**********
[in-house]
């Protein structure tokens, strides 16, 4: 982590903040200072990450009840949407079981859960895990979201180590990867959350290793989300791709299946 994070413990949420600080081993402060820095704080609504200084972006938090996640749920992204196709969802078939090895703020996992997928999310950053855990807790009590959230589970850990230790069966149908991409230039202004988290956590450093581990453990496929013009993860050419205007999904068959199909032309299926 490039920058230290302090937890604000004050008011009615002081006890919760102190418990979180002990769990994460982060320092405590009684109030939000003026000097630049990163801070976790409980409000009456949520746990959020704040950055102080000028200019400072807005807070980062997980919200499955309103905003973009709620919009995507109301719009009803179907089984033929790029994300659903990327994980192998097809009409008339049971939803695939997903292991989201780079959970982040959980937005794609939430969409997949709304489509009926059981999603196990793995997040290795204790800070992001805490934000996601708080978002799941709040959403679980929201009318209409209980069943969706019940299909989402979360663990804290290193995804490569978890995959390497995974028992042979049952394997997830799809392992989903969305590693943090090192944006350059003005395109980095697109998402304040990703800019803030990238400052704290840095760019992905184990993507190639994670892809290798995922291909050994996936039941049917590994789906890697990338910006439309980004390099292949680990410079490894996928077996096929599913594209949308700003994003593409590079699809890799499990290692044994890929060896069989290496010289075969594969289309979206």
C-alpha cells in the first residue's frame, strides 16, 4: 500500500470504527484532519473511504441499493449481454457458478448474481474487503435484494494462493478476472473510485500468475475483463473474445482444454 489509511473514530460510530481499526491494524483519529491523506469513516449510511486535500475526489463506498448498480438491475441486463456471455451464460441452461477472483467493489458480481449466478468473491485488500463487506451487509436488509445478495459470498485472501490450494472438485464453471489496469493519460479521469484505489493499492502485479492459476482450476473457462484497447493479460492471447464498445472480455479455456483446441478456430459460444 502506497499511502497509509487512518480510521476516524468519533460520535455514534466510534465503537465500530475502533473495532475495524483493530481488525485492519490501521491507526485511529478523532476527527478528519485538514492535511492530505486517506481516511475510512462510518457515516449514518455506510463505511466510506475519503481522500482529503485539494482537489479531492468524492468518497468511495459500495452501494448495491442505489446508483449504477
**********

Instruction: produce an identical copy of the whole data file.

[in-house]
């Protein structure tokens, strides 16, 4: 982590903040200072990450009840949407079981859960895990979201180590990867959350290793989300791709299946 994070413990949420600080081993402060820095704080609504200084972006938090996640749920992204196709969802078939090895703020996992997928999310950053855990807790009590959230589970850990230790069966149908991409230039202004988290956590450093581990453990496929013009993860050419205007999904068959199909032309299926 490039920058230290302090937890604000004050008011009615002081006890919760102190418990979180002990769990994460982060320092405590009684109030939000003026000097630049990163801070976790409980409000009456949520746990959020704040950055102080000028200019400072807005807070980062997980919200499955309103905003973009709620919009995507109301719009009803179907089984033929790029994300659903990327994980192998097809009409008339049971939803695939997903292991989201780079959970982040959980937005794609939430969409997949709304489509009926059981999603196990793995997040290795204790800070992001805490934000996601708080978002799941709040959403679980929201009318209409209980069943969706019940299909989402979360663990804290290193995804490569978890995959390497995974028992042979049952394997997830799809392992989903969305590693943090090192944006350059003005395109980095697109998402304040990703800019803030990238400052704290840095760019992905184990993507190639994670892809290798995922291909050994996936039941049917590994789906890697990338910006439309980004390099292949680990410079490894996928077996096929599913594209949308700003994003593409590079699809890799499990290692044994890929060896069989290496010289075969594969289309979206």
C-alpha cells in the first residue's frame, strides 16, 4: 500500500470504527484532519473511504441499493449481454457458478448474481474487503435484494494462493478476472473510485500468475475483463473474445482444454 489509511473514530460510530481499526491494524483519529491523506469513516449510511486535500475526489463506498448498480438491475441486463456471455451464460441452461477472483467493489458480481449466478468473491485488500463487506451487509436488509445478495459470498485472501490450494472438485464453471489496469493519460479521469484505489493499492502485479492459476482450476473457462484497447493479460492471447464498445472480455479455456483446441478456430459460444 502506497499511502497509509487512518480510521476516524468519533460520535455514534466510534465503537465500530475502533473495532475495524483493530481488525485492519490501521491507526485511529478523532476527527478528519485538514492535511492530505486517506481516511475510512462510518457515516449514518455506510463505511466510506475519503481522500482529503485539494482537489479531492468524492468518497468511495459500495452501494448495491442505489446508483449504477